Young people can save our planet

Nov 4, 2021

By Macy Richardson, Public Relations Apprentice, EngineeringUK

What we do today changes tomorrow and every step we take leads us in a new direction – so why not make that step count? Young people are leading us in the right direction. They can shape our future and they can save our planet. The steps they take are calculated and well-thought-out – something which we should all mimic.

As part of the Tomorrow’s Engineers Week team, I am proud to say that I attended the Schools COP Summit on 13 October. It gave young people from schools across the UK the opportunity to discuss the importance of achieving net zero and why we should reduce our carbon footprint. I was impressed by the thoughts of the young people - their knowledge is profound, and I have certainly learnt a thing or two from listening to their ideas. I am only a little older than these students who took part in the Schools COP but there is a big difference between our thinking, with these young people already thinking of ways to save our planet and create a net zero future. I was blown away by their answers in the discussions and it was clear to me that our future is in good hands, however, it is not only up to the young people to save our planet. Everyone can contribute, whether it be small or big, to give us a brighter and greener future.

Tackling climate change

The topics discussed in Tomorrow’s Engineers Week Schools COP mirrored the COP26 Climate Summit which takes place on 31 October to 12 November in Glasgow. COP26 unites the world to tackle climate change and bring nations together to find ways in which we can all reduce our carbon footprint. This is such an important event which will affect everyone – not only me but you also. As temperatures are becoming more extreme and sea levels are rising, it is vital that we find solutions to these issues. Even the smallest things such as recycling a piece of paper or using a reusable water bottle can make a huge difference. There is no better time than now!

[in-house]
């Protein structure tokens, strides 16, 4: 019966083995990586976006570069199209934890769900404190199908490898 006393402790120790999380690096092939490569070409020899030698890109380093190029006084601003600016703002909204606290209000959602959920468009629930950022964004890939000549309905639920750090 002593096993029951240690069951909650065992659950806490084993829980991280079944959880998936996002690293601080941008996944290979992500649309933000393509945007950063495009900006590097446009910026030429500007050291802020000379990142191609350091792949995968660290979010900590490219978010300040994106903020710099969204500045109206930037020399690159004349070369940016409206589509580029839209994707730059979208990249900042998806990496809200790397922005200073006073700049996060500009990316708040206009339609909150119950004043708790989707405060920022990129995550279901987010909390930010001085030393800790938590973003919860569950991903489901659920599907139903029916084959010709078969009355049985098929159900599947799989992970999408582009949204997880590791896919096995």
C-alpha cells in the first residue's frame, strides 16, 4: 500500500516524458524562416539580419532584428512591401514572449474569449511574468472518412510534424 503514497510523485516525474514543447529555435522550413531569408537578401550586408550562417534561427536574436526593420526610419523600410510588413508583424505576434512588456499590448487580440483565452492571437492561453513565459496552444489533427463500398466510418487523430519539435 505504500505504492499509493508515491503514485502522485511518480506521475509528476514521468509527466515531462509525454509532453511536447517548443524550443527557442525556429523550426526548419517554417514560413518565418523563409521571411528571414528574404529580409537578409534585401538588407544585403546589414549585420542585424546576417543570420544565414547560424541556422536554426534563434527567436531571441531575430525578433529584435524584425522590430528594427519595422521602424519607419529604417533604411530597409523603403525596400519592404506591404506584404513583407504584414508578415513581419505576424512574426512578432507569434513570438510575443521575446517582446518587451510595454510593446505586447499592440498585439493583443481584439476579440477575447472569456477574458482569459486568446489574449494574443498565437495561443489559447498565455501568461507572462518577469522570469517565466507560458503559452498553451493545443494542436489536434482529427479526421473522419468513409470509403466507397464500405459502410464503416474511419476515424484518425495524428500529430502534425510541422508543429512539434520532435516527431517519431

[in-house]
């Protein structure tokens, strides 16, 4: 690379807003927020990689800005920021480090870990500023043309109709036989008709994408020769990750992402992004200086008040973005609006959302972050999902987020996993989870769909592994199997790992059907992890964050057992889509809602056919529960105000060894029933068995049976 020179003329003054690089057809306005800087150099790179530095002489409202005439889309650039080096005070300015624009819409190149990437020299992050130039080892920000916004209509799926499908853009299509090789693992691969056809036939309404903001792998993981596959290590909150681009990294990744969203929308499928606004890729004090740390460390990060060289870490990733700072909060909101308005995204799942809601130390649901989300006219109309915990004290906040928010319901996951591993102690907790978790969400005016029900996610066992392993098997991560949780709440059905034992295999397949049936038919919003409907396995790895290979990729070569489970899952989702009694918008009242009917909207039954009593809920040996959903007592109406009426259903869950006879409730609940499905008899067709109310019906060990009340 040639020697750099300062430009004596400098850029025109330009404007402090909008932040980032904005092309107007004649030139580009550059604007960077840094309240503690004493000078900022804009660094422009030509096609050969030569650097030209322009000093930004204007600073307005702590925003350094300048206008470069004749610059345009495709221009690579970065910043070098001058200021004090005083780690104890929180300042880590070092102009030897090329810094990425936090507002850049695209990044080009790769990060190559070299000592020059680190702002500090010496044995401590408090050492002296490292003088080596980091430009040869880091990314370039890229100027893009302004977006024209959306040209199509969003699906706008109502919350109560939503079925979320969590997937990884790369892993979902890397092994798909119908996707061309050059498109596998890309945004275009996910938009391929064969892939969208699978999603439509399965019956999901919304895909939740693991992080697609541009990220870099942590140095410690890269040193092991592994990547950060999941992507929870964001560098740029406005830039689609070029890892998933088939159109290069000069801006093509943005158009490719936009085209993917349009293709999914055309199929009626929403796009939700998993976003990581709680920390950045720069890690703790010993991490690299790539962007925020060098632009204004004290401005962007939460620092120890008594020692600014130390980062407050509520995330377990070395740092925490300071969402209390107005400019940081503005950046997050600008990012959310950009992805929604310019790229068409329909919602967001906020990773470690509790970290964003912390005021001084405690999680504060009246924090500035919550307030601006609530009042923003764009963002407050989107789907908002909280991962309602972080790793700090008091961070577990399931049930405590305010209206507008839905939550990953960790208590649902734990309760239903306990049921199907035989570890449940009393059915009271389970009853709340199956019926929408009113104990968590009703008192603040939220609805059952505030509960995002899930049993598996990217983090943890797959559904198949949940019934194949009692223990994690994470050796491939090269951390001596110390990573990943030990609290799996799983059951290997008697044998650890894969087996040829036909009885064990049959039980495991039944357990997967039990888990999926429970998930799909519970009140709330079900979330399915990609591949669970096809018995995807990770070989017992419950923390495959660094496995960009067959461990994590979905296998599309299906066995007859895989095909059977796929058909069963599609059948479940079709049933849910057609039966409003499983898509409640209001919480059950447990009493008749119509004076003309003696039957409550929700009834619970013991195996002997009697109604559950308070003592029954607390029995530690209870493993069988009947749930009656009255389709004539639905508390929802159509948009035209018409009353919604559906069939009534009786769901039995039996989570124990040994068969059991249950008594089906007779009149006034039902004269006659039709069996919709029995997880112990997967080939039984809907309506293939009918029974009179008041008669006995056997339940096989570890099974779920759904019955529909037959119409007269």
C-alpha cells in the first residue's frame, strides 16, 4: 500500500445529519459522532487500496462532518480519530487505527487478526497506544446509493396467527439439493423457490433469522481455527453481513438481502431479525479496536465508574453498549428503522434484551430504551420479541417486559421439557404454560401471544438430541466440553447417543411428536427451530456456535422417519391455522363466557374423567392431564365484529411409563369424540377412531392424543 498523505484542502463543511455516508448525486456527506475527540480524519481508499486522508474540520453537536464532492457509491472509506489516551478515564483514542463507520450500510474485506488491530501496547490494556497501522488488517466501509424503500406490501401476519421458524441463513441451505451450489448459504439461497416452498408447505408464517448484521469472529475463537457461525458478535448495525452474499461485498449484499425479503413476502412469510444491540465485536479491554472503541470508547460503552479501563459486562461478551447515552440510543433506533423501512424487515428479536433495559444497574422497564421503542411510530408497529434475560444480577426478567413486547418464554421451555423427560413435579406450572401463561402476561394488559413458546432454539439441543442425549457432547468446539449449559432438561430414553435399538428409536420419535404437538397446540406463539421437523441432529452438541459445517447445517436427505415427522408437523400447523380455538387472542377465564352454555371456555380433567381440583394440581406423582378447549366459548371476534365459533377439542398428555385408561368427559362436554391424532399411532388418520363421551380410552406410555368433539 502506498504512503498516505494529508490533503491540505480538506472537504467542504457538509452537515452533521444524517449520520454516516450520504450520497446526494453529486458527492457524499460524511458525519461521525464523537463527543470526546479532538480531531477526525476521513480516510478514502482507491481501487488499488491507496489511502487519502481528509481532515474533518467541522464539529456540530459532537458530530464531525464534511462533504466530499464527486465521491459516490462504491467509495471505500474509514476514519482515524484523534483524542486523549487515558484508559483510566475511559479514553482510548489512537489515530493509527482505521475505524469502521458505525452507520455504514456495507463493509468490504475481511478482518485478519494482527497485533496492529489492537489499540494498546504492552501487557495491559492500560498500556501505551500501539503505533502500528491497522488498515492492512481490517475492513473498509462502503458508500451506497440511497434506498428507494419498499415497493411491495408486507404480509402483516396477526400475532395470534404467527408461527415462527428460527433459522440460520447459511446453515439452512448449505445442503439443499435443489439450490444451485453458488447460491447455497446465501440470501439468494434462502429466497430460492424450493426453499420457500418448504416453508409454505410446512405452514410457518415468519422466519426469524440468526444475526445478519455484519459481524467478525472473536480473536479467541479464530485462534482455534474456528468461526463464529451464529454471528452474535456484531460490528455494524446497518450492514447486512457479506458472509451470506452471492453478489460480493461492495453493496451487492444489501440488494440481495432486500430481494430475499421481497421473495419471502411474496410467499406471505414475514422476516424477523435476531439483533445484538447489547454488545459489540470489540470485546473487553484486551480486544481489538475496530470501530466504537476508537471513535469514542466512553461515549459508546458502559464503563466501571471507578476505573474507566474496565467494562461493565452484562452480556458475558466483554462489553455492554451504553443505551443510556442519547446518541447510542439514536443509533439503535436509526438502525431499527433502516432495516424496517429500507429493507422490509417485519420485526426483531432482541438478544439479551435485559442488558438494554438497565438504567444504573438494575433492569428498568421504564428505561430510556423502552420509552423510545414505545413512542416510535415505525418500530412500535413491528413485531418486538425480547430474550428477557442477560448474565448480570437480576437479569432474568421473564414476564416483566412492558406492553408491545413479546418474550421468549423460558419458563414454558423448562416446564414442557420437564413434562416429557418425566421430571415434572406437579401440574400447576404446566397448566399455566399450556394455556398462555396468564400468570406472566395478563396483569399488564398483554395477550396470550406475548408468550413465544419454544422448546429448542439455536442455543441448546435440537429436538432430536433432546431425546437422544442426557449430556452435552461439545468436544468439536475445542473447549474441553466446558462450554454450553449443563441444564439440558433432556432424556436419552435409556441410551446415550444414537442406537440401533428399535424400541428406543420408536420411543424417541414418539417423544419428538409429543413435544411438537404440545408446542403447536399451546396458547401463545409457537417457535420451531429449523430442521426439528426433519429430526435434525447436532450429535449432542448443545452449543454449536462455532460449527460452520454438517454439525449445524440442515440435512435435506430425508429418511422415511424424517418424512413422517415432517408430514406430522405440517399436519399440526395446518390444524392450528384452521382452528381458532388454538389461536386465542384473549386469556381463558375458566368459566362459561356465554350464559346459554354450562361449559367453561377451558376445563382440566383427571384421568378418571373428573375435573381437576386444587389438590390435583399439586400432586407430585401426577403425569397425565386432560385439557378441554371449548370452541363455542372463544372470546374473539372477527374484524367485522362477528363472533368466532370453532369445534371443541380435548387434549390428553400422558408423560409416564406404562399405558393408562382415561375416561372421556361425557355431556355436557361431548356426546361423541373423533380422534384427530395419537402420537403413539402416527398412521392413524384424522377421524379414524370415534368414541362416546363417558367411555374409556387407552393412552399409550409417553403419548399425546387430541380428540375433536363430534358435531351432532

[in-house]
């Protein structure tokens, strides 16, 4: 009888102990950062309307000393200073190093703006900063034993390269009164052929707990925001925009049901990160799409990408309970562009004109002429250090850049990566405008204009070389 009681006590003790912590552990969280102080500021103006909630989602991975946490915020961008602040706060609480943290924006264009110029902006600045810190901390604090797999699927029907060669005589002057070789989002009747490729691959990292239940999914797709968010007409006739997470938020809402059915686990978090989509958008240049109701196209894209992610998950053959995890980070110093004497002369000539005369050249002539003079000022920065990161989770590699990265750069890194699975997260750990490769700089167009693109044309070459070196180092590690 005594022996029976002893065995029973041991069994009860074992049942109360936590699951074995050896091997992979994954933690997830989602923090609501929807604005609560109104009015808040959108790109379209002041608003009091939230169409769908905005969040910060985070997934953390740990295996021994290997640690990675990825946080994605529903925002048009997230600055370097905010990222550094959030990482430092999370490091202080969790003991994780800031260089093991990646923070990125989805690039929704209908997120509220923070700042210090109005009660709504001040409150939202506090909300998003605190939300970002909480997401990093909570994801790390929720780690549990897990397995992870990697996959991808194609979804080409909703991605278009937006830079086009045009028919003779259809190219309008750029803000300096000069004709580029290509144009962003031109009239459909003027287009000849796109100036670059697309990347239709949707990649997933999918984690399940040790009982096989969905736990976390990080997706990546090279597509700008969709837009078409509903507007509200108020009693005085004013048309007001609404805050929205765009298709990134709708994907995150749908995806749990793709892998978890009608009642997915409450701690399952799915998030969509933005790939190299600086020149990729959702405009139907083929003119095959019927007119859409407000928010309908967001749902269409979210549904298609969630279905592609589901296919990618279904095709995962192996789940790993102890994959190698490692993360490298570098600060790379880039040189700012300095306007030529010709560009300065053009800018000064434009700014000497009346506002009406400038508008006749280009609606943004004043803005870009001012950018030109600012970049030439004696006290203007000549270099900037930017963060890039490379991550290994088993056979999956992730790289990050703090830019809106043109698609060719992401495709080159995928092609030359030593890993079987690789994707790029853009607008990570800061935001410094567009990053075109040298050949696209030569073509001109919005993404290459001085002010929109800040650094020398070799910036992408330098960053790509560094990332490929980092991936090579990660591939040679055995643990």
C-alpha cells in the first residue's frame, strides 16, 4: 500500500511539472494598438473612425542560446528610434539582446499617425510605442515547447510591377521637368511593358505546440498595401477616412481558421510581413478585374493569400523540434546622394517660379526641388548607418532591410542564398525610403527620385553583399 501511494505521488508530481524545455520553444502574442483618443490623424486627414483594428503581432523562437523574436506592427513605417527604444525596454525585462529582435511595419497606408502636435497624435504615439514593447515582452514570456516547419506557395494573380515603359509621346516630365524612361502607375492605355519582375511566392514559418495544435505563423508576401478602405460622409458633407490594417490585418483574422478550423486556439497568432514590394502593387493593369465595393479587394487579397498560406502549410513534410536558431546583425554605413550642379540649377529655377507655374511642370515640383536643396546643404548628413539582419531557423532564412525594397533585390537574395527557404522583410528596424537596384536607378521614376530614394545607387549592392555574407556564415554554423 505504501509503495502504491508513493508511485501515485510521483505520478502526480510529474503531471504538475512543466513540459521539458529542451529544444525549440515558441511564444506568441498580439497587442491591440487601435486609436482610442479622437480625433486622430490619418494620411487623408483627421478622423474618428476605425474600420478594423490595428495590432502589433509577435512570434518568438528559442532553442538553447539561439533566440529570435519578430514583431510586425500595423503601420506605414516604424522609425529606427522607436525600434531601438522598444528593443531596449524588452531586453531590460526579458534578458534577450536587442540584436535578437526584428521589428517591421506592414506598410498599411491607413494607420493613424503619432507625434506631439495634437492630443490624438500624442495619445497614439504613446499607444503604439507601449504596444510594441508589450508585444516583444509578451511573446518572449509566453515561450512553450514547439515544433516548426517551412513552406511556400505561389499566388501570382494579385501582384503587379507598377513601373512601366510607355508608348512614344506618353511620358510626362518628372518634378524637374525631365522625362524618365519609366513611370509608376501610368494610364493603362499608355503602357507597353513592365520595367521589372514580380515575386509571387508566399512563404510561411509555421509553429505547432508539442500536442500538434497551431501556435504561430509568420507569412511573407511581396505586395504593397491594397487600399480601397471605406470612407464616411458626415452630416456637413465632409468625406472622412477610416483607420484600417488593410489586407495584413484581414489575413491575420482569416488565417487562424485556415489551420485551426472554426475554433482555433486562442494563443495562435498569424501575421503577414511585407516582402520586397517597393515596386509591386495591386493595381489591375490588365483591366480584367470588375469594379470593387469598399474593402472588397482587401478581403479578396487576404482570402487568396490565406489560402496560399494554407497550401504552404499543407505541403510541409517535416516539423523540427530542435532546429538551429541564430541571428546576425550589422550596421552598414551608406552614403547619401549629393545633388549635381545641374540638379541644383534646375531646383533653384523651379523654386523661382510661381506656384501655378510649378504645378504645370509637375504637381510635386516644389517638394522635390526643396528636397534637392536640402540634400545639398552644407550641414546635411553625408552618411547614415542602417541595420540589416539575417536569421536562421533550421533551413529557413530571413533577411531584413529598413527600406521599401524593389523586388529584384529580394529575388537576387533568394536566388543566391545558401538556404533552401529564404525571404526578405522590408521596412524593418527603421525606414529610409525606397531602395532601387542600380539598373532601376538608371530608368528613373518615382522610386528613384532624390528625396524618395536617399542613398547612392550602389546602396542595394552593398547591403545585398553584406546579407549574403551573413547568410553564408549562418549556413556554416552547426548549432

Before I joined EngineeringUK, I had little knowledge about the severity of climate change and even engineering itself. I knew the basics such as the increasing wildfires and sea levels rising, but not how engineering plays a huge part in finding solutions and tackling these global issues. Though these can be viewed as frightening times, this is essentially a great time to be an engineer because of the endless opportunities to drive the change we need to see.

Schools COP gave young people a voice

There are hundreds of thousands of schoolchildren across the country who are unsure of how to take action and change the world for the better, and this is why Tomorrow’s Engineers Week organised Schools COP, giving young people the platform to bring their ideas forward. Over 70 outstanding students from more than 30 schools took part and worked together to voice their views on climate change and why achieving net zero is so important.

Listening to the students allowed me to understand engineering on a deeper level. The fact that some of them could point out drastic changes which have occurred in their local communities, such as increased cases of flooding leading to a bridge collapsing, clearly justifies why urgent changes need to be made. In my local community by the coast, I have experienced severe weathers including flooding – this is a clear representation of why tackling climate change is vital. Brilliant suggestions to tackling climate change were made by the students, including:

  • better recycling of plastics and use biopolymers to create plastics that are less harmful to the environment
  • promoting positive practices and educate young people through social media and advertising
  • developing self-sufficient agri-biomes for animal farming to capture methane for it to be converted into energy sources

I was astonished by what the students were coming up with and it really made me think. I have taken the past few weeks to reflect on what was said, and the sheer passion to do something about climate change, which these young people were exuding, has taught me so much. I do not believe our future is at stake because these young people have taught me that everyone can make a difference, no matter the scale.

Engineering can’t be taught through reading books, it needs to be seen in action and students need to be able to experience it, feel it and have a go at it, in a hands-on way. This is what EngineeringUK is working on in order to inspire the next generation of engineers and make sure we all live in a greener and brighter world.

The Schools COP will be broadcast during Tomorrow’s Engineers Week 8 to 12 October. There is still a chance for young people to have a say in Tomorrow’s Engineers Week and vote on the proposals put forward. Lesson plans are available on the Tomorrow’s Engineers Week website to help incorporate Schools COP into the school day.

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